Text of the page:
5. From my understanding, they started out with a garage parking sensor and 1 or 2 other kits. Nothing substantial. They said they were going to get back into the Amateur Radio market after seeing a deluge of support from amateur radio operators, but I don’t think they actually did.

    Shame, too, since there is a market for them both in amateur radio and in electronics (I saw someone above say they built an oscilloscope, that’s pretty cool!).

  6. Peter says:

    They’ll be nothing like the origonal Heathkit again.

  7. Johnathon says:

    it looks like they barely tried and were not willing to work through the growing pains that came with reopening the company.

  8. [...] Part 1 of a Heathkit build. It is so cool. Also weird timing because the day I posted it, they also decided to shut down again. They must have seen the blog post and were terrified XD. The build is a lot of fun, so go read [...]

  9. awasson says:

    I bought a Heathkit door bell a couple of years ago from Home Depot. It was already assembled but had a nice tone to it. I also bought a Heathkit motion light at the same time. I was hoping it was the start of more Heathkit products but I don’t think they understood how to tap the Maker market. Too bad… There are so many things they could have done to inspire people to have a second look at them. I would have loved to have worked on the campaign.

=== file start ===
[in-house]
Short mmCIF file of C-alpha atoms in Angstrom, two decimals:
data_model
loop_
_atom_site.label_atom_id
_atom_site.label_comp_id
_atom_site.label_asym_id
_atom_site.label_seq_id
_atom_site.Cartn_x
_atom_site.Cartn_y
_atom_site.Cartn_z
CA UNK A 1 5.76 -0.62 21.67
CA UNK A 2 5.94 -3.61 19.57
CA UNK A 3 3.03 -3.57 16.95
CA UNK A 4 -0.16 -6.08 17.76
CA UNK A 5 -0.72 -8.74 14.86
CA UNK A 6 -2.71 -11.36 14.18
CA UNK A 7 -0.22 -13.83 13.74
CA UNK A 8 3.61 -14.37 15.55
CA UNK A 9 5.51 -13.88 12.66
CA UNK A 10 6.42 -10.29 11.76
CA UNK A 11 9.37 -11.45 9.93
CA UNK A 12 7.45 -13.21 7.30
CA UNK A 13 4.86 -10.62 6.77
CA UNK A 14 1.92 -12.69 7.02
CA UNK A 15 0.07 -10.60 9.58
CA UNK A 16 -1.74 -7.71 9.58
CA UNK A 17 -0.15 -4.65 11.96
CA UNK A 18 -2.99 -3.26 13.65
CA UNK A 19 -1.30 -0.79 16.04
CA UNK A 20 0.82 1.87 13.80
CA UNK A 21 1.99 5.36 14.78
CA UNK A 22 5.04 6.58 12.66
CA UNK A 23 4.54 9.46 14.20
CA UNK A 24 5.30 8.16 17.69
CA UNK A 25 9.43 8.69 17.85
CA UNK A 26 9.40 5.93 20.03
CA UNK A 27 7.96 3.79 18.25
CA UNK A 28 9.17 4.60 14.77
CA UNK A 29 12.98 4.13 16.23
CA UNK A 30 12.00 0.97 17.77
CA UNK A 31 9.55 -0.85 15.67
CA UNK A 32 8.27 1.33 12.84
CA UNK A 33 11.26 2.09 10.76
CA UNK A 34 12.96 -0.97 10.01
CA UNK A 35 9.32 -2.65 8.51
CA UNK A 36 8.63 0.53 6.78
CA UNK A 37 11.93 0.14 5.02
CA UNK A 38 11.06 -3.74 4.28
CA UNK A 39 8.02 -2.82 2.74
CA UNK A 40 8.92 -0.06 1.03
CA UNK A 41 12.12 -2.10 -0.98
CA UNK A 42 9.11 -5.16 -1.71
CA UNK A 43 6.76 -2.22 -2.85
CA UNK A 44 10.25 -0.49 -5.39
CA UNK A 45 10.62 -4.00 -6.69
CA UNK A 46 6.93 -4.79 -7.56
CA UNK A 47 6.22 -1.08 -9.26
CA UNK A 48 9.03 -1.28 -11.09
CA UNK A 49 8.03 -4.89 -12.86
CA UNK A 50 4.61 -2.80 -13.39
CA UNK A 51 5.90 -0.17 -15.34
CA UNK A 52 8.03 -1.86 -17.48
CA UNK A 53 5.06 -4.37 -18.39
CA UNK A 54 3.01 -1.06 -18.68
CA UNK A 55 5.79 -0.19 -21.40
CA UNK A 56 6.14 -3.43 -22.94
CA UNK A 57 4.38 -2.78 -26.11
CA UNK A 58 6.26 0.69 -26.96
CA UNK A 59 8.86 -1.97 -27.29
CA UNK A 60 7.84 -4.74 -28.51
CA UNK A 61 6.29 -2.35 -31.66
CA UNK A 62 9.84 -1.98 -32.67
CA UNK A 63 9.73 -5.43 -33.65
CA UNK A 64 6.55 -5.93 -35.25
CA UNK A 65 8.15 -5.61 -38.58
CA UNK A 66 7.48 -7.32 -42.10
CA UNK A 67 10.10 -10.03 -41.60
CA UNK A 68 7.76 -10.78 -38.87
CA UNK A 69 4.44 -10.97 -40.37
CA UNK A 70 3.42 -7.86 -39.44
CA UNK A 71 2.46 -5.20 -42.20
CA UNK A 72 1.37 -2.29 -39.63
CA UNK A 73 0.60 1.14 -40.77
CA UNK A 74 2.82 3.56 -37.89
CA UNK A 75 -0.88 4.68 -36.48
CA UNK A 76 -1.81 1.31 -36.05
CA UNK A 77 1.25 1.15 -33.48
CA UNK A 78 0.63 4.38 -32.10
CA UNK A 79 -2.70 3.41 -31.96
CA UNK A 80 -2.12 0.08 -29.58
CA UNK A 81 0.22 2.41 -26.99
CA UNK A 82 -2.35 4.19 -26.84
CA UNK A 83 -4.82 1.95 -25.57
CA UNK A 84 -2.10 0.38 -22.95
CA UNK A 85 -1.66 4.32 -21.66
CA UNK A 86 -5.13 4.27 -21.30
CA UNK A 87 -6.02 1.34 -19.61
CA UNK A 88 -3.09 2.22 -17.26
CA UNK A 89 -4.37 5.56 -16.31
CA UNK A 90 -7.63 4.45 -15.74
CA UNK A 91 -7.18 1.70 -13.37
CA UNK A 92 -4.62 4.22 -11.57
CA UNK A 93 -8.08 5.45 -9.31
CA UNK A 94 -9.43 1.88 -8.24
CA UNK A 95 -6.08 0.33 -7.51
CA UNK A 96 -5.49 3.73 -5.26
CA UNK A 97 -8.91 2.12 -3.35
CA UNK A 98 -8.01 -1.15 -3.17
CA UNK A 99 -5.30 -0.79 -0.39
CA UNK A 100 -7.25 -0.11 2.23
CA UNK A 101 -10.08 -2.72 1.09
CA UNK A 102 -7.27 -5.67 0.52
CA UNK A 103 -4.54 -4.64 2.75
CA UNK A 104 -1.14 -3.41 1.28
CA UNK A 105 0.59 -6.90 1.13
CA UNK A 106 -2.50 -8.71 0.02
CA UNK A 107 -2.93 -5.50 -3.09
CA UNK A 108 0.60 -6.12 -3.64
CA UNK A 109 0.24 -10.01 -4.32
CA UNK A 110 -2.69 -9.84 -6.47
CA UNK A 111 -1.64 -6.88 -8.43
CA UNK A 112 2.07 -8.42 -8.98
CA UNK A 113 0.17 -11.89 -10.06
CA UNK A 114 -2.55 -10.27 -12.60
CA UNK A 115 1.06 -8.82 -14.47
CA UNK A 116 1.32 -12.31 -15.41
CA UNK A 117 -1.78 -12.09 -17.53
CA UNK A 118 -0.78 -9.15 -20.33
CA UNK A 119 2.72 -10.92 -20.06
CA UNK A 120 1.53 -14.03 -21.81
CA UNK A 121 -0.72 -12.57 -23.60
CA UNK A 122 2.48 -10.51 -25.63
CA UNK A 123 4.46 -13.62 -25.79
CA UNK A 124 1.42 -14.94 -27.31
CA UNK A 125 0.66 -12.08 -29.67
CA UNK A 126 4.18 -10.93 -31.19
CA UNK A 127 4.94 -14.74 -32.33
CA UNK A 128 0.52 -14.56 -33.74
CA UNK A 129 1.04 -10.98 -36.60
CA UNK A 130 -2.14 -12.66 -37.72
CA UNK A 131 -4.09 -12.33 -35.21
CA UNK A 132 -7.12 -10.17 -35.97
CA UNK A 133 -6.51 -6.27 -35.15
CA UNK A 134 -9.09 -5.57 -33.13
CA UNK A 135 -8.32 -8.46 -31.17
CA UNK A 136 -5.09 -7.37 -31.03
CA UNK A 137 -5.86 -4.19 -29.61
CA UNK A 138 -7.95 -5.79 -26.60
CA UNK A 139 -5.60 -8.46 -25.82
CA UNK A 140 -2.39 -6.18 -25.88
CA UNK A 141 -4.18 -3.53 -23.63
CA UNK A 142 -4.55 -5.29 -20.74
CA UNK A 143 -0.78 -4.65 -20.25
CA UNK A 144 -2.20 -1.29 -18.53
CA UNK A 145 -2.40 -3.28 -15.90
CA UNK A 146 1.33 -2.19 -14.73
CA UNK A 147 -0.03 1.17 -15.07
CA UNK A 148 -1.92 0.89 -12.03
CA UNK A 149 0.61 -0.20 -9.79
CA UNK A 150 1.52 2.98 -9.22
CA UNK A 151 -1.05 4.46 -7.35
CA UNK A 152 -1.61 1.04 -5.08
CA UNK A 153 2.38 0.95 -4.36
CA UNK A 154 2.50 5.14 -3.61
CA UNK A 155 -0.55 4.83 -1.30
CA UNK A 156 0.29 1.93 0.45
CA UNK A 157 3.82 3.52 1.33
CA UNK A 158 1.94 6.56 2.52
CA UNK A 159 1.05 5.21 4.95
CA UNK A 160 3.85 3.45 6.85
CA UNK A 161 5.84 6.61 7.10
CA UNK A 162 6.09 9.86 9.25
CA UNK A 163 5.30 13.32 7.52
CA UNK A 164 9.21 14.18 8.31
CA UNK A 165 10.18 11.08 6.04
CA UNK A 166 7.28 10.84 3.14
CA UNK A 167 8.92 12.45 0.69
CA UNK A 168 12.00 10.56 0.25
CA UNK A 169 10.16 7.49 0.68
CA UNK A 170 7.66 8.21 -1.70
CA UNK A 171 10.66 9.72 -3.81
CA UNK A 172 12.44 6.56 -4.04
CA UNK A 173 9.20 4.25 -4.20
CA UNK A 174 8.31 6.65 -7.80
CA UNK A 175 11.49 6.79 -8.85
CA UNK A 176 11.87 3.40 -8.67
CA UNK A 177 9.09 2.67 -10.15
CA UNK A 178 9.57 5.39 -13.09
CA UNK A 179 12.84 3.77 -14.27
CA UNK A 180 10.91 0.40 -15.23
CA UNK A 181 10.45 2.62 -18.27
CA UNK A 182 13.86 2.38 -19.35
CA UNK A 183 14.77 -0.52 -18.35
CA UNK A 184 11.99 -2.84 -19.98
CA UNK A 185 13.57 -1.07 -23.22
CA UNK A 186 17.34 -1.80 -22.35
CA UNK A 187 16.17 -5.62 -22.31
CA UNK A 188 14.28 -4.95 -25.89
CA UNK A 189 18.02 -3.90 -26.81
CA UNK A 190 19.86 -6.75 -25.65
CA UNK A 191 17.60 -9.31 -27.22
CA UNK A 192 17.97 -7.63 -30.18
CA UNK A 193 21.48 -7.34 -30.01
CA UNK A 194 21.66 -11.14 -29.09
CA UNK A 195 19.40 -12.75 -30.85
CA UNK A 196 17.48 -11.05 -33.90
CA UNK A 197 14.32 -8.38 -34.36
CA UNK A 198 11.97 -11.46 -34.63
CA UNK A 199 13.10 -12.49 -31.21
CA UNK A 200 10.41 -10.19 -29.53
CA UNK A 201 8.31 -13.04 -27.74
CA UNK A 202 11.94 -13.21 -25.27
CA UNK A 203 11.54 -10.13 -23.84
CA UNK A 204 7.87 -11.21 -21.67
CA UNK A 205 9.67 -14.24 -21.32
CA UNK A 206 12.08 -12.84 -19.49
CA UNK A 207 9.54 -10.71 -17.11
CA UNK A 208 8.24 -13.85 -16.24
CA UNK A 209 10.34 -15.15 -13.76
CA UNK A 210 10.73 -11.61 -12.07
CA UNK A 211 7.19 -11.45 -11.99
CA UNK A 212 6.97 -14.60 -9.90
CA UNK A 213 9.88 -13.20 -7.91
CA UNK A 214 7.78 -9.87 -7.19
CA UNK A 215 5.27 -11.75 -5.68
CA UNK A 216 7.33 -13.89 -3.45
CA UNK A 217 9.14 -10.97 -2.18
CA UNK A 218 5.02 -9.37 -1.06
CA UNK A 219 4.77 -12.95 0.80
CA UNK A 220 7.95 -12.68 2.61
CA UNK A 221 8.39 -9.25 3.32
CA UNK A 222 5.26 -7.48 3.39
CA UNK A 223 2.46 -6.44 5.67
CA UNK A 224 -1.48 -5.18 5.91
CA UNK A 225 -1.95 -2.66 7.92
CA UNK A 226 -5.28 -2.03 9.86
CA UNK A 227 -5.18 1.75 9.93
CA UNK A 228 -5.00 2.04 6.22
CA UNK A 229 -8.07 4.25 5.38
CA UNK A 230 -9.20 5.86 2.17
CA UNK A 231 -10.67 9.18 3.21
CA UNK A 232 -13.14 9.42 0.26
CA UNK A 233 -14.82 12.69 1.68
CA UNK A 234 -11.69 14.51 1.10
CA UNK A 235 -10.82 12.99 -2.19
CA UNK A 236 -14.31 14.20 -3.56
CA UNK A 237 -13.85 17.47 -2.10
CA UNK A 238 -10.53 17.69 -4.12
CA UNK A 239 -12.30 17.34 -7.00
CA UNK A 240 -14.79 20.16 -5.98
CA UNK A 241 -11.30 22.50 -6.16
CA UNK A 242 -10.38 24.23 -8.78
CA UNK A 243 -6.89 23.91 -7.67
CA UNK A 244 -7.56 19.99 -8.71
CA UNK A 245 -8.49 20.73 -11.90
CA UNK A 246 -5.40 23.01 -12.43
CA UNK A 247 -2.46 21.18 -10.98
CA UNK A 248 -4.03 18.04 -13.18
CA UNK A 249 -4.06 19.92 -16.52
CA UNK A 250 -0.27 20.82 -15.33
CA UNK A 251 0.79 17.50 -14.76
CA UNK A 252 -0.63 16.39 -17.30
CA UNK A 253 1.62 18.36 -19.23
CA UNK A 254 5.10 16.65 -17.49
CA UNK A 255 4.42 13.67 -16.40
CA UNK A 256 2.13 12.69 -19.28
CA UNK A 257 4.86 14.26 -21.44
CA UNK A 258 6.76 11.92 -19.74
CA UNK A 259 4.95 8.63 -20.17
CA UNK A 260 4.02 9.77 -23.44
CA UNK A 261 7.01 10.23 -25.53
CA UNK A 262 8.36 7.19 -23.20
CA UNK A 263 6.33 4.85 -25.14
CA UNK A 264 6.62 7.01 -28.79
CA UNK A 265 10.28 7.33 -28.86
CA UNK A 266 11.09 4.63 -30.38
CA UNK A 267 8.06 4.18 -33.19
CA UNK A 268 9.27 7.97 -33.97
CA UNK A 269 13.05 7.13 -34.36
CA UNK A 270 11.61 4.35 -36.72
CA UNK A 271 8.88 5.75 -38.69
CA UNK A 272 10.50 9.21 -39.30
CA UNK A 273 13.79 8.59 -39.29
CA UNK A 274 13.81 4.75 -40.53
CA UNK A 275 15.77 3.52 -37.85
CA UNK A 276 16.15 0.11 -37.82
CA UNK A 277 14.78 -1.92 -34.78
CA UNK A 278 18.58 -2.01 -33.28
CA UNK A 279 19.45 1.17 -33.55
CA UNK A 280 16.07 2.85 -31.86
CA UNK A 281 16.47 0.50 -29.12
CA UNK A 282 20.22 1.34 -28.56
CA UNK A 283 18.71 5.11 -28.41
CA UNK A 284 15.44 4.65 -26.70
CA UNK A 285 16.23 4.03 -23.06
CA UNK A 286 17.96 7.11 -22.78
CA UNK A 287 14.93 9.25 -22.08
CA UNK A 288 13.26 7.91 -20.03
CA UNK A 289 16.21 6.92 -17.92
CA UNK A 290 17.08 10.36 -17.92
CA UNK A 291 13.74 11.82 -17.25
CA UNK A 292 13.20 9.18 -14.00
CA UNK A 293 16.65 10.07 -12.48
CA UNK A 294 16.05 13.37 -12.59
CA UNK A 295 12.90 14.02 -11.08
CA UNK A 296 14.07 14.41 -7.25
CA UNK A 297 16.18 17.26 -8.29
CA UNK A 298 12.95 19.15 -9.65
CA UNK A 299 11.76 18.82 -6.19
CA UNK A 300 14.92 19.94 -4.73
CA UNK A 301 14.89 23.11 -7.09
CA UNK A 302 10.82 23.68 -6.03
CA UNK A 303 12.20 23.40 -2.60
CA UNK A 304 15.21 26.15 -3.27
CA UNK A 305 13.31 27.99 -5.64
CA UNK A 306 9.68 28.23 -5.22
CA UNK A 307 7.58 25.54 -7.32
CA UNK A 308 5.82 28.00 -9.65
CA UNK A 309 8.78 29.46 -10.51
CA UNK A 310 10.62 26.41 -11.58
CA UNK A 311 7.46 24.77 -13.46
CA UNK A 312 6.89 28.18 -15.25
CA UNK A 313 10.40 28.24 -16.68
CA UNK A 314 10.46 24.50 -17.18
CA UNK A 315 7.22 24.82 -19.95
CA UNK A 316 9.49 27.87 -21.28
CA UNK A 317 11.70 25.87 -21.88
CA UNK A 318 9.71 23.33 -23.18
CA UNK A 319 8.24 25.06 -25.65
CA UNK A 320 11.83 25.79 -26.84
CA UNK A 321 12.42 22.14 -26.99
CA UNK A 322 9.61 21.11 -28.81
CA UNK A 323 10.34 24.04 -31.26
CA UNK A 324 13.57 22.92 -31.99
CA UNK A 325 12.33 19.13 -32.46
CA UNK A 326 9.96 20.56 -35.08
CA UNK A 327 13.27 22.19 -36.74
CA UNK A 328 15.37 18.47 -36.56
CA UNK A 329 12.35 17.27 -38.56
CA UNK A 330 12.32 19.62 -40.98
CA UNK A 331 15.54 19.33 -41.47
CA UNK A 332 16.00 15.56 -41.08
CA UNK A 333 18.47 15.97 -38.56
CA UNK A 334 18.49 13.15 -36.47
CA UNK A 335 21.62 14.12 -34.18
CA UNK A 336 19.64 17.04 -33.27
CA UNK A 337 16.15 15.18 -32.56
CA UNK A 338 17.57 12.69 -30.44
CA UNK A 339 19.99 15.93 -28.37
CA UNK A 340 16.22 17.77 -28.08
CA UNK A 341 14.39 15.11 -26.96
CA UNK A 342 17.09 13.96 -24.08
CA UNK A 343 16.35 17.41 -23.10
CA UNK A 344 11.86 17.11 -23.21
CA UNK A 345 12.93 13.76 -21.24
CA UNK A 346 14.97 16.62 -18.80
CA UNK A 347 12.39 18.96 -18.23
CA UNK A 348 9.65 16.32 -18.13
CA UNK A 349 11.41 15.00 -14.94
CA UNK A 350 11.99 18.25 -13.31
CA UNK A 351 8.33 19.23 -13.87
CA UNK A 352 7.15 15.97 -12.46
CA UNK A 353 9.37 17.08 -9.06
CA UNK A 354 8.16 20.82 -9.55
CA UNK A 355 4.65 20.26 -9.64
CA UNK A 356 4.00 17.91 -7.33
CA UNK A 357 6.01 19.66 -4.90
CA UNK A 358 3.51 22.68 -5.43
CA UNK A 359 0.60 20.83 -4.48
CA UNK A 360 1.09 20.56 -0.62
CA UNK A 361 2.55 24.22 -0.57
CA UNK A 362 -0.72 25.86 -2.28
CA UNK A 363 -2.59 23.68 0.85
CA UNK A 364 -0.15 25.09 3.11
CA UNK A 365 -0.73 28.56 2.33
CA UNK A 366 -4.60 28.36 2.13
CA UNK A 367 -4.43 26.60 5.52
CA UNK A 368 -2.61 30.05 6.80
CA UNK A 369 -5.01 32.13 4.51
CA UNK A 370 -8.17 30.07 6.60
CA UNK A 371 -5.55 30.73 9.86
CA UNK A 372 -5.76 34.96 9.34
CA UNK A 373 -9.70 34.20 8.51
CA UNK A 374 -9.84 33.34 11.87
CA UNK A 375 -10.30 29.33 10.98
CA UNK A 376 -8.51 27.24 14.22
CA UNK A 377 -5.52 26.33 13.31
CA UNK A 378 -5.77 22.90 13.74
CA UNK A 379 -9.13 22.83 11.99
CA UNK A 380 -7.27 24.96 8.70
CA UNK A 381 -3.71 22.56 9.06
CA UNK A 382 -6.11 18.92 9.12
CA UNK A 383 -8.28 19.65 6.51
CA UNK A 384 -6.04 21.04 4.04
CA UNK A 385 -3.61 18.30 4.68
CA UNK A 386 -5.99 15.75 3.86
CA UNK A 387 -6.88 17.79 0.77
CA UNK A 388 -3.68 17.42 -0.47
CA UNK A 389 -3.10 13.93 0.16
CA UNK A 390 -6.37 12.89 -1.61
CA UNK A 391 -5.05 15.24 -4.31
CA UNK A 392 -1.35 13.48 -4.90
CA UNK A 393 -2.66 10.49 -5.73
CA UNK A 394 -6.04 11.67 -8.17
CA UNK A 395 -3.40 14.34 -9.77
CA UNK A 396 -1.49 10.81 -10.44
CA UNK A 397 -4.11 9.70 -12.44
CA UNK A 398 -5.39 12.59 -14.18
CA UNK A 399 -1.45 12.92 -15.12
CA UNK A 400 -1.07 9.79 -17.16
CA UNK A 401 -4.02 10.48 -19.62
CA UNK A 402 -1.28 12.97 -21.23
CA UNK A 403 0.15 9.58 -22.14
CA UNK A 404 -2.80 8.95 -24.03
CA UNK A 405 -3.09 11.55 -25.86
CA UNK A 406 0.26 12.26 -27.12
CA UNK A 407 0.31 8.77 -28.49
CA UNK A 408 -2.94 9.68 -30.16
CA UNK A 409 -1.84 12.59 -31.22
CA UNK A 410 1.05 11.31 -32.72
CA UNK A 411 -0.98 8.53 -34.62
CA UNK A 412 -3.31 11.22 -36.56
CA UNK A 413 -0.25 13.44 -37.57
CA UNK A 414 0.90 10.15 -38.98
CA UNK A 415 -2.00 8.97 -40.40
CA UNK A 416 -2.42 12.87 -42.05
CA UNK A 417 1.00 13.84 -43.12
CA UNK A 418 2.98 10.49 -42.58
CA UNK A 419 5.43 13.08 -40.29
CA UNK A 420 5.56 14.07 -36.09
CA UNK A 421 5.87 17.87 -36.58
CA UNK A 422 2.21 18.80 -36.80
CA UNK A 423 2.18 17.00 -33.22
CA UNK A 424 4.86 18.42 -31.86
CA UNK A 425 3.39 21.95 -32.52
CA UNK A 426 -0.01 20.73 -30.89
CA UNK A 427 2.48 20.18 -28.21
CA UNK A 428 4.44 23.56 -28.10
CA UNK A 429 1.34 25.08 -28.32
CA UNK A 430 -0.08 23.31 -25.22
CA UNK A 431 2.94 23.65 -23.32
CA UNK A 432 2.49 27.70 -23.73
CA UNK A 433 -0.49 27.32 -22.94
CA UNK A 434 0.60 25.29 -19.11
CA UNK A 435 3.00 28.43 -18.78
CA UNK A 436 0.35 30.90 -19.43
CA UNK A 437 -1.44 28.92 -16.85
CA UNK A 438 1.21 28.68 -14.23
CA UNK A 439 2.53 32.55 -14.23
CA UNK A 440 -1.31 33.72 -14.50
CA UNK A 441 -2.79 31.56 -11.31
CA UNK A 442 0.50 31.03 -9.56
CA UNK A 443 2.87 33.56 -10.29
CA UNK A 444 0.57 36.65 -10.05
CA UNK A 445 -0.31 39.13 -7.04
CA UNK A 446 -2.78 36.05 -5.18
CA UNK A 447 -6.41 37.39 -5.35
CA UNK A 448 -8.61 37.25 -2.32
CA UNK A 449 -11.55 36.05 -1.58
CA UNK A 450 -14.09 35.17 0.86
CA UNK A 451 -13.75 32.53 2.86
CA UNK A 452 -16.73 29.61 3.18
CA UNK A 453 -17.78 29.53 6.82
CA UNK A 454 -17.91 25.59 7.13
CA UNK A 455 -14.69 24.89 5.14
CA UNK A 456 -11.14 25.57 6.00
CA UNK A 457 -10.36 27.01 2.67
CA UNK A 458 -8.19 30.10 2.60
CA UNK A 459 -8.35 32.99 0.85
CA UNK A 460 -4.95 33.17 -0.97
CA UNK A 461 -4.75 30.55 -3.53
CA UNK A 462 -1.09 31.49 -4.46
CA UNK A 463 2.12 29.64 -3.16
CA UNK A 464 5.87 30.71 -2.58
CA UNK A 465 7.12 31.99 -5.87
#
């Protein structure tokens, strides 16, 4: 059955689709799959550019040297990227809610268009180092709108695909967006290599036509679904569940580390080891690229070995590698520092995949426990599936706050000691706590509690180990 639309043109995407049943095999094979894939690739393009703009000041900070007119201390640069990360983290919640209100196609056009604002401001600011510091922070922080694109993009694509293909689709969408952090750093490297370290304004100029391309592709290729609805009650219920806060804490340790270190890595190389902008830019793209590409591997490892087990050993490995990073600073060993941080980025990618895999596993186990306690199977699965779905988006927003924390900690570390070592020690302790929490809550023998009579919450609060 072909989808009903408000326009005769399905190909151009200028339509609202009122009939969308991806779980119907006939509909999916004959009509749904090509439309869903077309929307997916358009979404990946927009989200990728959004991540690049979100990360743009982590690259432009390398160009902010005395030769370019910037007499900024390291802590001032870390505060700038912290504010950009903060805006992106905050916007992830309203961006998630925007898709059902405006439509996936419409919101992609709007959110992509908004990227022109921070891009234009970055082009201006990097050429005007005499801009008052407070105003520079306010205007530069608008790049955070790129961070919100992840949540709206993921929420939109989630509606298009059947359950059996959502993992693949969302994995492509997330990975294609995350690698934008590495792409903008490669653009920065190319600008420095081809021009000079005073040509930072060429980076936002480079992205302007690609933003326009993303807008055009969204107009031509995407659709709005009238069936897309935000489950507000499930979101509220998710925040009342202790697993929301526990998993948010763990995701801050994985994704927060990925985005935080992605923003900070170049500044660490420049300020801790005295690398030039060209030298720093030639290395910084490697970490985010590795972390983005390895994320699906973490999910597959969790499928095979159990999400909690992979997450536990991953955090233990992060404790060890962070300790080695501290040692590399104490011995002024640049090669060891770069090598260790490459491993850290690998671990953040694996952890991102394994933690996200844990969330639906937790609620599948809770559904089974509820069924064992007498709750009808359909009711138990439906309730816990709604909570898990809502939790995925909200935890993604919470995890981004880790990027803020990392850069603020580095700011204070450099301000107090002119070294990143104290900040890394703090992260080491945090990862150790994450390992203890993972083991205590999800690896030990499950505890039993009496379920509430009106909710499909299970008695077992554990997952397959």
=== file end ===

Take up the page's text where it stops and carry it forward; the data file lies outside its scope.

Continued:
1. It’s quite possible that a company like the old Heathkit just can’t work today. There are plenty of companies still selling electronic kits: Ramsey, Velleman, Sparkfun, Lady Ada and more. Ramsey seems to come the closest to Heathkit, in that they sell enclosures along with the kit. But they’re based on standard enclosures, not custom-made like Heathkit’s, And no one has really ambitious kits like TVs or oscilloscopes.

      I love the Heathkit brand – I assembled a few of their kits and still have one of them. But let’s not give the Heathkit managers a hard time for not re-creating the old company. There are plenty of maker-savvy businessmen around today who haven’t done it either.

  10. [...] news that Heathkit has closed up shop (again) Chris Wittington remembers: That is too bad. In the 70′s I built a Heathkit 25 inch color TV, [...]

  11. MilesC says:

    I think if I was some electronic catalog company I would buy the company for the name and test the waters with three or four kits, because the original reason for the company is still out there
    Even way back when, you could buy finish products at fair prices, and Heathkit prospered
    I also miss the old Radio Shack and Lafayette companies of that era
    Maybe Radio Shack of today might go back to that time to see how it is done, because now I only go to one when I need some connector right now, forcing me to over-pay, plus wait while the lone clerk sells a cellphone

  12. Husabergchamp says:

    I built many Heath ham radio kits. The manuals were the best out there for building the unit, aligning and testing it, and trouble shooting it if needed. I just rediscovered the HW22 I built years ago in my attic and will have it on the air again shortly. Great way to relive my youth!
    I look at a modern Yaesu transceiver and can only wonder how they would put together a kit to equal a modern unit like that. But it would be a blast to build it!

In the Maker Shed